The current situation has allowed for the accumulation of disproportionate market powers to a few retailers, raising controversy over the misuse of dominant position, price controls as well as abusive and retaliatory business practices. Moreover, the present environment has driven many small-scale producers out of the market, threatening to compromise the entire EU agricultural sector.

Following closely the 2016 recommendations of the Agricultural Market Task Force, the new bill will focus on issues of price fairness and transparency by allowing collective price negotiations and imposing a mandatory price reporting system. Furthermore, the possibilities of easier access to finance for producers as well as the establishing of an independent adjudication system are on the table.

Currently, no concrete proposal has been presented yet. The nascent bill is expected to take form during the following months. This initiative will target primarily supermarkets and food retail business. NGOs and consumers organizations are already voicing their concerns to try and shape the proposal.

VI. EU to Advance with Bank Regulation

aviationIn 2018, the European Commission will introduce initiatives for the development of secondary markets for Non-Performing Loans (NPLs) and the protection of secured creditors from borrowers’ default. This comes against the alarming accumulation of NPLs. The sheer volume of NPLs have overstretched the administrative capacities of the European systemic banks, contributing to inefficiencies, reduced management flexibility and increased transaction costs. Therefore, the European Commission’s initiative is aimed at the development of a harmonized EU framework whereby services such as credit restructuring, collateral administration and debt collection can be efficiently delegated to secondary private market entities.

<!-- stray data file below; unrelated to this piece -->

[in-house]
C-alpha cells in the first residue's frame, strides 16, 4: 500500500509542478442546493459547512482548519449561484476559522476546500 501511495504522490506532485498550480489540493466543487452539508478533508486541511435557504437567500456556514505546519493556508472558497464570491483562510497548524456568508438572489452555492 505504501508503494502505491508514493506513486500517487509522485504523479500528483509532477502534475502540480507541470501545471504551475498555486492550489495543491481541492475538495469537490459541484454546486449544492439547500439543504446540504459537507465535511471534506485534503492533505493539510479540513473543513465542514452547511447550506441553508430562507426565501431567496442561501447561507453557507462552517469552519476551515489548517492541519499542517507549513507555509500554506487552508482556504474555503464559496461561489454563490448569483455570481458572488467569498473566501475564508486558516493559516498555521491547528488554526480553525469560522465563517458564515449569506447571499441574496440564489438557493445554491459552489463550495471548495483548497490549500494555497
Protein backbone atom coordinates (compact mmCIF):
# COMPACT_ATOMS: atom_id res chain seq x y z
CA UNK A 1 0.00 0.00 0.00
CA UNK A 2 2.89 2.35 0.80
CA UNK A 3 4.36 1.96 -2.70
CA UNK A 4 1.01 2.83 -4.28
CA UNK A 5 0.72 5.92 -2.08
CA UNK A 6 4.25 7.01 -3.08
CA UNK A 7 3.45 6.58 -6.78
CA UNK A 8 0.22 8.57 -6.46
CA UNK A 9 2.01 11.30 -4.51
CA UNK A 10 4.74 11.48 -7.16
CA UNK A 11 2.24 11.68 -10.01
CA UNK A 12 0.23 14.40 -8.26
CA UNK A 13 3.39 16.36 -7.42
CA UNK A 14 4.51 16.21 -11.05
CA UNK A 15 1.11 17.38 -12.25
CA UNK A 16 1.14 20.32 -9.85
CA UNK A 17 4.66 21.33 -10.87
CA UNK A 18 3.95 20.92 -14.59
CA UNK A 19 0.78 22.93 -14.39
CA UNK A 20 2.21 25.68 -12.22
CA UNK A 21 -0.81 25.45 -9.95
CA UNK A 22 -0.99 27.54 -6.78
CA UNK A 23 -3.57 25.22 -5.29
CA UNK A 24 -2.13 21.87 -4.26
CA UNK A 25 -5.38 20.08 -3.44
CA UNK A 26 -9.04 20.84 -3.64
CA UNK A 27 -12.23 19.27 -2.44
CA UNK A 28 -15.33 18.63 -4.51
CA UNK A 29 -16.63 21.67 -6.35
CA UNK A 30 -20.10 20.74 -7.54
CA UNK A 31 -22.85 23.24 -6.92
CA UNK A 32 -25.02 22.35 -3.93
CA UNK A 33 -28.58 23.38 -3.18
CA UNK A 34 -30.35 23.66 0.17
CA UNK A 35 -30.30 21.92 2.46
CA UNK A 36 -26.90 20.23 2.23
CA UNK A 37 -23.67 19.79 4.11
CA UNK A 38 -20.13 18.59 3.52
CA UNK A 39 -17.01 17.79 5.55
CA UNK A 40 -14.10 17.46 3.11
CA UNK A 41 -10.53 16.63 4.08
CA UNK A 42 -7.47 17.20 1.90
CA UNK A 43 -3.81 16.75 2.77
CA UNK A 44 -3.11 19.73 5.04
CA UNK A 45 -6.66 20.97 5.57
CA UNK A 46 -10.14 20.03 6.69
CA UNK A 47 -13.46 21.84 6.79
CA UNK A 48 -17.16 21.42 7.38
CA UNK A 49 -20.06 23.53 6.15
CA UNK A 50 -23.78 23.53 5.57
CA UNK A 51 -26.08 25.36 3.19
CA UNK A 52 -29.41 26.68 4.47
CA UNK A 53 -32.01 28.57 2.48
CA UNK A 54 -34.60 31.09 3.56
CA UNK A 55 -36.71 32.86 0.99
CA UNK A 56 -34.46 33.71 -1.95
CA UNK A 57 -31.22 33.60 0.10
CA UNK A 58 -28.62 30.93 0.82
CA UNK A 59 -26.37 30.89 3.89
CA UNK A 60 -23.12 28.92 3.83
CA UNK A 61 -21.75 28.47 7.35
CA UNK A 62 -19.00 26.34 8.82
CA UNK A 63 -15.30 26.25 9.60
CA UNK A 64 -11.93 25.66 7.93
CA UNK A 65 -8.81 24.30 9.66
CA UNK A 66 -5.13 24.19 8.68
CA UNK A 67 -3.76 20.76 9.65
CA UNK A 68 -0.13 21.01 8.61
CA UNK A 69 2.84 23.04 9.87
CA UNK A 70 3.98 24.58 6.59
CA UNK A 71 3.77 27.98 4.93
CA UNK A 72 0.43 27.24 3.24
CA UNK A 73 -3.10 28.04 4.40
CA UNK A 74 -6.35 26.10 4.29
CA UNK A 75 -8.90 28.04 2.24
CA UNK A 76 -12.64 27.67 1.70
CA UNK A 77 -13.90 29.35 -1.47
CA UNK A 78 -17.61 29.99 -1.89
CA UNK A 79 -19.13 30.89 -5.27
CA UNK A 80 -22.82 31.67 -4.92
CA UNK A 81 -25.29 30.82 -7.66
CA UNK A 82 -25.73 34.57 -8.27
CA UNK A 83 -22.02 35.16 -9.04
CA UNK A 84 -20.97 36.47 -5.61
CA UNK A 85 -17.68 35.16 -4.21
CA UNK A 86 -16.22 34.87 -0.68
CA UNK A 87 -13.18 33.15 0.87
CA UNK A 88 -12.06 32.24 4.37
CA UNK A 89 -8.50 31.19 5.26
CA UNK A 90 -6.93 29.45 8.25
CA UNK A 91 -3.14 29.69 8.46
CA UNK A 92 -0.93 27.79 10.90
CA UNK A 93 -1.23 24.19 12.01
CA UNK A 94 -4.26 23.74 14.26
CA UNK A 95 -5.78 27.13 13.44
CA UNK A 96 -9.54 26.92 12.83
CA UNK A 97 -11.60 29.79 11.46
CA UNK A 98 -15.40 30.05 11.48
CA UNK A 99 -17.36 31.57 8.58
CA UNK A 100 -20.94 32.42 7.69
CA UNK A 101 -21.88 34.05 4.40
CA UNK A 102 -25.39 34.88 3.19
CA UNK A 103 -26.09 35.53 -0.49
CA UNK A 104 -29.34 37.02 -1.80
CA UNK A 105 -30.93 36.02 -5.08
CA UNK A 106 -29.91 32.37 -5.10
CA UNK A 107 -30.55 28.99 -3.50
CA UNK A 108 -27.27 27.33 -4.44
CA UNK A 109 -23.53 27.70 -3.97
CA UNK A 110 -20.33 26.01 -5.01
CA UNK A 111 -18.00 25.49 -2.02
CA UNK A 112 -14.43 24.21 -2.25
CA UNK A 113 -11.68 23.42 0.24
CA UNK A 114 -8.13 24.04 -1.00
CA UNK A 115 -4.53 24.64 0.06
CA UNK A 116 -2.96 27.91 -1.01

The above initiative goes in tandem with the need for protection of secured creditors from borrowers’ default. This second part of the initiative, aims to remedy the fragmentation of Member States laws and develop fair and adequate measures to recover value from secured loans when the debtor is in risk of default, which in turn will avert the risk of mounting anew NPLs. This new initiative will allow banks to acquire ownership of encumbered assets in an accelerated, extra- judicial in nature procedure. The new, sovereign backed security, will offer all parties increased access to finance as well as more credible options for creditors to secure their loans.

The expected proposals have already stirred opposition especially over financial protection and judicial oversight. Therefore, the shape of the final rules will depend on the negotiations and amendments prior the proposals are launched and during the decision-making phase.